Investigating socks, missing bullies
THE SENIORS on my daughter’s high school soccer team design silly costumes, involving mismatched socks and ridiculous hats. Wearing the unflattering garb to school one day is tradition for freshmen players.
This year, the athletic director announced the practice would no longer be allowed because of the state’s new anti-bullying law.
An overreaction? Sure. But think of it from the school’s perspective.
Fifteen-year-old Phoebe Prince, the tragic symbol of unchecked bullying in South Hadley, made the cover of People Magazine. Before that, the horrifying details of her suicide after months of torment by fellow students were grist for hours of talk-radio outrage. The public furor over Prince’s death and that of Carl Joseph Walker-Hoover, 11, of Springfield, pushed lawmakers to approve one of the nation’s toughest anti-bullying measures.
When Governor Deval Patrick signed it into law, proponents congratulated themselves on taking a historic step to protect children. And at that moment, the burden of enforcement shifted to school administrators and their staffs.
The law requires teachers and other school employees to report bullying to the principal, or other designated administrator. It mandates training for teachers and staff and calls for educating students at every grade level about bullying, which is defined as a “repeated use by one or more students of a written, verbal, or electronic expression or a physical act or gesture . . . directed at another student ’’ with these effects: causing physical or emotional harm, placing the other student in reasonable fear of harm, creating a hostile environment, infringing on the rights of the student, or materially and substantially disrupting the education process. It’s up to schools to decide when to notify police.
If you’re a principal trying to parse this law, you might look at ninth-grade girls wearing mismatched socks at the behest of upperclassmen and worry that this could cause emotional harm in fashion-conscious high school corridors. At the very least, you would worry that some parent thinks it does, and that your job is on the line if you don’t respond appropriately. Viewed that way, banning the tradition is easier than assuming any risks, no matter how minimal, associated with letting it continue.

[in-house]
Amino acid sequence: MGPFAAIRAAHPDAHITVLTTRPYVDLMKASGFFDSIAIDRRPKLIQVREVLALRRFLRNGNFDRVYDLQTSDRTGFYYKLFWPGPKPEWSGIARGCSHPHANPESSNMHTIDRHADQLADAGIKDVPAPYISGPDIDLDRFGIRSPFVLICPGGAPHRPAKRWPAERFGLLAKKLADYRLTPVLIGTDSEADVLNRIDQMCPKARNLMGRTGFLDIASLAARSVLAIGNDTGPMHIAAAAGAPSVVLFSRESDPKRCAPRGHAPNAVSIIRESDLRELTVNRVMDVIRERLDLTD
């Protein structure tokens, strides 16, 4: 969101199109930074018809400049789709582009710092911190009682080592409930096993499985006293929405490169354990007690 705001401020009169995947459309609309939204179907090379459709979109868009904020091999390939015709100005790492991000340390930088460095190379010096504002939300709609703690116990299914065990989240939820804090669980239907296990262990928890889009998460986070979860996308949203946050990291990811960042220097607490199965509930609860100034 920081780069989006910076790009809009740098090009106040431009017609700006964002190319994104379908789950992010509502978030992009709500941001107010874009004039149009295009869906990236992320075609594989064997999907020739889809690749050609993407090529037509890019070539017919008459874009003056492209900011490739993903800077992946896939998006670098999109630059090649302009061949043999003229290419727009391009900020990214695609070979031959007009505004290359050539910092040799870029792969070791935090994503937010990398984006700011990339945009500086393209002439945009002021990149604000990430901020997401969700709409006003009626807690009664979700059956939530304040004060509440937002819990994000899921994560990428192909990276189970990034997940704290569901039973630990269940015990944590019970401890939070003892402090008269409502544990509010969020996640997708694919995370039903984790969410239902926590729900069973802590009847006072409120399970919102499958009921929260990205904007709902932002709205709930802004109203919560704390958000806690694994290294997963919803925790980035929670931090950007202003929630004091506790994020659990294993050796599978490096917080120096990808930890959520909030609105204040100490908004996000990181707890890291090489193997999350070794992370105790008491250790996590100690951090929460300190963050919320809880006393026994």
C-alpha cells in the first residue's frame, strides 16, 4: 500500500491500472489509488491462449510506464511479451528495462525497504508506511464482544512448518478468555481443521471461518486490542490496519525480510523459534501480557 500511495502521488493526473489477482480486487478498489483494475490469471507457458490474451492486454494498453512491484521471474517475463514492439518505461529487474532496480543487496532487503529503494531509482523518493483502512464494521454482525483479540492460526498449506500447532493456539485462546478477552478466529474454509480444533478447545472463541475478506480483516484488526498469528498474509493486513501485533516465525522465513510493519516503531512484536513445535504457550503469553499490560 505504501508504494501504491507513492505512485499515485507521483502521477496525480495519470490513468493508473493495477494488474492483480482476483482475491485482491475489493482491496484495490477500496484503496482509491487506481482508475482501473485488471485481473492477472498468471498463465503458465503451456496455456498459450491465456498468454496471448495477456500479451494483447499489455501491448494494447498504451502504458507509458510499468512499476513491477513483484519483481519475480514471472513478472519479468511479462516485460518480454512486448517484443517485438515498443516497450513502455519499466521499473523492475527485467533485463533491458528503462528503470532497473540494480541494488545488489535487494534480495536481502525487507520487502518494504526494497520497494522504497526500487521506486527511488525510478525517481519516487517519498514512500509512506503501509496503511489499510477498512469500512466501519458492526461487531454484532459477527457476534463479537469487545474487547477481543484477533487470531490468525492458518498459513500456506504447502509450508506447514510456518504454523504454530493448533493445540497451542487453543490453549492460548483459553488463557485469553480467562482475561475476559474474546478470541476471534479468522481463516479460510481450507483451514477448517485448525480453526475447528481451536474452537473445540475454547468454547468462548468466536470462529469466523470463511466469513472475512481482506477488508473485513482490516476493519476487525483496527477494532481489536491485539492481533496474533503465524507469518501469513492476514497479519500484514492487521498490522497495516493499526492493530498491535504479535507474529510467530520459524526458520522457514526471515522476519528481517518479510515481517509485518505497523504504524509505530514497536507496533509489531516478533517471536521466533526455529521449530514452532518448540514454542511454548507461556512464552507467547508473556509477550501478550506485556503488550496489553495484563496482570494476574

The controversial decision by a Needham high school principal to suspend members of the girls’ soccer team for allegedly hazing younger teammates is a more serious variation of the anti-bullying fallout. The suspended students are accused of blindfolding freshmen on the team, leading them around on dog leashes and smashing pies in their faces. Some Needham parents dispute the details, and parents of the accused girls asked a judge to overturn the suspensions. Their request was denied, and the varsity players could not play in a state tournament game, which Needham ultimately lost. The state’s anti-hazing law triggered the school’s action. Enacted in 1985, it defines hazing as “any conduct or method of initiation into any student organization, whether on public or private property, which willfully or recklessly endangers the physical or mental health of any student or other person.’’
The decision to keep the players from a game they worked all season to attain sent the right message about how young people should treat each other. That’s my opinion. But then, that’s the the problem with the new anti-bullying law: It’s all about opinion. The determination of what constitutes hazing or bullying is subjective, and so are the decisions about the consequences. In reaching those subjective conclusions, school officials are both judge and prosecutor.
And given the breadth of their responsibilities, let’s hope they don’t miss serious bullying by focusing on socks.
Ideally, the Needham debate will raise awareness about bullying. New research shows that today’s young people lack empathy. Talking about the impact of words and actions is one way to encourage it.
But this new law requires more than increased awareness. It forces schools to weigh and judge when a line is crossed from unpleasant interaction, which is part of life, to something more sinister. School administrators are damned if they crack down, and damned if they don’t.
Joan Vennochi can be reached at email@example.com.